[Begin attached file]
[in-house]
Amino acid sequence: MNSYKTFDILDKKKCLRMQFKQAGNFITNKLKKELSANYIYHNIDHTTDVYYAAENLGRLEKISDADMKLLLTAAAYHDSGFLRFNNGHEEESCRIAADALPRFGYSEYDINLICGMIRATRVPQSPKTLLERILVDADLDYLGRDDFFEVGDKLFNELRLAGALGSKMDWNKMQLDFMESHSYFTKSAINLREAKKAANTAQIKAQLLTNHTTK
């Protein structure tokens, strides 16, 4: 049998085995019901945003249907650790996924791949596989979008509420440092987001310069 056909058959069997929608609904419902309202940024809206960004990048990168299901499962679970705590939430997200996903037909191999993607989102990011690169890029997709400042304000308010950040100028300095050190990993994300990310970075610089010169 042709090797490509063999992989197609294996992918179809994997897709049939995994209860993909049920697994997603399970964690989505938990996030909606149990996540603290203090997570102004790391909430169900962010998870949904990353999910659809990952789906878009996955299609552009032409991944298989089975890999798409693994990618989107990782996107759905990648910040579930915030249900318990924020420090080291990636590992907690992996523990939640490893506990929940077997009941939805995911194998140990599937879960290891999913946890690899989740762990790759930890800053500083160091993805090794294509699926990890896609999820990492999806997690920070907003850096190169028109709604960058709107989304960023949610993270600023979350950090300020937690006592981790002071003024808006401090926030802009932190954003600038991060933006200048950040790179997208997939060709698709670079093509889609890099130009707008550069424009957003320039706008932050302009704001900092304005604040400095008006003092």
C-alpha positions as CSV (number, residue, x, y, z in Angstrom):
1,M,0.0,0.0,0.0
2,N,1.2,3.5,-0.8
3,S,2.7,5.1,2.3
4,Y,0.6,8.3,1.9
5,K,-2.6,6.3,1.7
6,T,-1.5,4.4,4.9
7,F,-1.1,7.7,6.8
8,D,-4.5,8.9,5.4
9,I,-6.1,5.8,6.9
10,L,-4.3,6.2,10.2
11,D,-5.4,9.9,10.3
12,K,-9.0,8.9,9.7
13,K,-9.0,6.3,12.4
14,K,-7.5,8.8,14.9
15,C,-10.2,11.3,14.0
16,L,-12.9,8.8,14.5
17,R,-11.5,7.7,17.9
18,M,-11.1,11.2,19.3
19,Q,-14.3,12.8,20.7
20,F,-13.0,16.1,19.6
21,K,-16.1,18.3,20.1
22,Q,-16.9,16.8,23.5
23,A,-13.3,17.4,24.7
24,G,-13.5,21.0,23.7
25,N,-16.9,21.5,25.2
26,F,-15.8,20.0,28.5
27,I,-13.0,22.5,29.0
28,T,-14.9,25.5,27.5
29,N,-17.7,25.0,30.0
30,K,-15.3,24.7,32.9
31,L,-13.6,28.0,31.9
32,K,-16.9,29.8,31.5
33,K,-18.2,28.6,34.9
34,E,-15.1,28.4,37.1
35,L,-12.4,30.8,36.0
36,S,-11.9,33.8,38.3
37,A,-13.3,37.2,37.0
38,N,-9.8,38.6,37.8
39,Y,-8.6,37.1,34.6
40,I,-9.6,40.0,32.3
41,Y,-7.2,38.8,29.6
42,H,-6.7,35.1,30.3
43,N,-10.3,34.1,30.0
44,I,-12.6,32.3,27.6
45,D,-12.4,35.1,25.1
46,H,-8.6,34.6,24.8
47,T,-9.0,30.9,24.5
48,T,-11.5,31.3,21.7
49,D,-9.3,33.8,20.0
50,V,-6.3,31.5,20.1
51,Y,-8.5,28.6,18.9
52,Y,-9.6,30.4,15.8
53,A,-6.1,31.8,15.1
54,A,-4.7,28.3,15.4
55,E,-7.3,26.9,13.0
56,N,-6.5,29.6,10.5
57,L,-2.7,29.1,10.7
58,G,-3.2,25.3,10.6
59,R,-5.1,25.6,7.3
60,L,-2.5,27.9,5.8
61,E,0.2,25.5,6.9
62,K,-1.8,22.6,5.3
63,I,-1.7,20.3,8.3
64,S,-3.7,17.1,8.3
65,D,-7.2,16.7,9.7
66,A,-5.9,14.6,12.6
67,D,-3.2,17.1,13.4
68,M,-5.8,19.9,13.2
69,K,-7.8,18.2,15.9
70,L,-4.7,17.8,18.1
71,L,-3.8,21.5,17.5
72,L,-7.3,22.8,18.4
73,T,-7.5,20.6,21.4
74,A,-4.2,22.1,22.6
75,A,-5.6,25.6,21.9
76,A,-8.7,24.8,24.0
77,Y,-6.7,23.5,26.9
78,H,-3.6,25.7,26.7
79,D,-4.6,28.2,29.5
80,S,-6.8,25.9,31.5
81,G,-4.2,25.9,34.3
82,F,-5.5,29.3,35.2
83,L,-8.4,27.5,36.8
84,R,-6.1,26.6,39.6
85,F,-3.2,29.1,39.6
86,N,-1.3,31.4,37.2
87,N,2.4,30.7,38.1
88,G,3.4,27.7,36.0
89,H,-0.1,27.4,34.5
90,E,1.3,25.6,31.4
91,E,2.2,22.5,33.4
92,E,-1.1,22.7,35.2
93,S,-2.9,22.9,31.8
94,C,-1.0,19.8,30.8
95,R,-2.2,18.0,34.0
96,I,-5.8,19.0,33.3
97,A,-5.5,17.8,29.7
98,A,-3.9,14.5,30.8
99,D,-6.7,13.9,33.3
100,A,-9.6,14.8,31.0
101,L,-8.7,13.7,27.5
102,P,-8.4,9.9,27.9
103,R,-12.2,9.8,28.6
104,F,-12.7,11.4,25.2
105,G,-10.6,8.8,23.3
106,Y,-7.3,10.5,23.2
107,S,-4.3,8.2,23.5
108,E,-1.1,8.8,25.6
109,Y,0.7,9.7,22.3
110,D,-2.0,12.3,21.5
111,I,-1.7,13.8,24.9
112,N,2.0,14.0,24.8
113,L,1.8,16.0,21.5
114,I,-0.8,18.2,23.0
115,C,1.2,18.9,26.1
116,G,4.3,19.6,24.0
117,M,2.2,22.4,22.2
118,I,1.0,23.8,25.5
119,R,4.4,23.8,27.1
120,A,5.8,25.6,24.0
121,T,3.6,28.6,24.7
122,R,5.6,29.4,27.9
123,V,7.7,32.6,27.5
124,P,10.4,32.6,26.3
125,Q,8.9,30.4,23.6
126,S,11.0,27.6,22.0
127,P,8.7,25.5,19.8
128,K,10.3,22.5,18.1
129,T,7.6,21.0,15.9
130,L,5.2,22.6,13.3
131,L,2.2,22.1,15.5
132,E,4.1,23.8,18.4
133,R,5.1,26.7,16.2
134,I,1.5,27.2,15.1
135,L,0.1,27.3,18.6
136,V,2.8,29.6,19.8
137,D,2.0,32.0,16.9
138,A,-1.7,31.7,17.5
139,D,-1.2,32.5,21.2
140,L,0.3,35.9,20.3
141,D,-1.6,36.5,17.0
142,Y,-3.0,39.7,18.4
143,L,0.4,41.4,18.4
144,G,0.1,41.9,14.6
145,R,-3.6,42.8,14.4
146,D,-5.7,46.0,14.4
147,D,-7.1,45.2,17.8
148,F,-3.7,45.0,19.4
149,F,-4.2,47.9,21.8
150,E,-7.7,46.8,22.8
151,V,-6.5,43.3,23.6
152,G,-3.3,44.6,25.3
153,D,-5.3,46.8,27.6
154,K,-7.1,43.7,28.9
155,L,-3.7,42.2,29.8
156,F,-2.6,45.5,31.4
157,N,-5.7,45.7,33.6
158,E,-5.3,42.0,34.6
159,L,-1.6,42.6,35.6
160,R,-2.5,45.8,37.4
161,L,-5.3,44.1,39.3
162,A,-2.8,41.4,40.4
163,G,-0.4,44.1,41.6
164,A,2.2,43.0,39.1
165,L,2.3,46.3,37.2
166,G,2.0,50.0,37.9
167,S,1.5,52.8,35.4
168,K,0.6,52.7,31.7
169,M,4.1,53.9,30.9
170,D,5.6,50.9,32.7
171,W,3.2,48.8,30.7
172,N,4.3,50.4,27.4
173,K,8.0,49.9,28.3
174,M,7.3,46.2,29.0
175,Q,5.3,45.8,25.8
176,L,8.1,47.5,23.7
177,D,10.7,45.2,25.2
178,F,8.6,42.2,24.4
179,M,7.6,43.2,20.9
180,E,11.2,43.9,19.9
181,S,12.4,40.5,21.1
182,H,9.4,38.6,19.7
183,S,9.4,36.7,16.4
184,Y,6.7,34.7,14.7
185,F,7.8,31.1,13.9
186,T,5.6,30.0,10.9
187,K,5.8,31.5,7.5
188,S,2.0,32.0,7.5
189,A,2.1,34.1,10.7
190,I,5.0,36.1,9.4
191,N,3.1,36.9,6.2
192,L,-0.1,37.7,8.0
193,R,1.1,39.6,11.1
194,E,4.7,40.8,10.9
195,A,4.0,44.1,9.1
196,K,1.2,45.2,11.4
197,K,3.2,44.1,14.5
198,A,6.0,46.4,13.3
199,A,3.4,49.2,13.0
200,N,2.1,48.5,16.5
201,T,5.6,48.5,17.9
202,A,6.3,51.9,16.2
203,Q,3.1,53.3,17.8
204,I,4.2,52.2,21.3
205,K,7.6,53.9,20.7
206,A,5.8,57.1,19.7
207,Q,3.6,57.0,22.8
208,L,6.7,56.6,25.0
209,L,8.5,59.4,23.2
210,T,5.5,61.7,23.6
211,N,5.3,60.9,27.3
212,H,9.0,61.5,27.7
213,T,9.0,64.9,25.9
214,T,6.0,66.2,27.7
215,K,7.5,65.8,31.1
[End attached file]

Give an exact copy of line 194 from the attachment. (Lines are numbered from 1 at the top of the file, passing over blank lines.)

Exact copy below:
190,I,5.0,36.1,9.4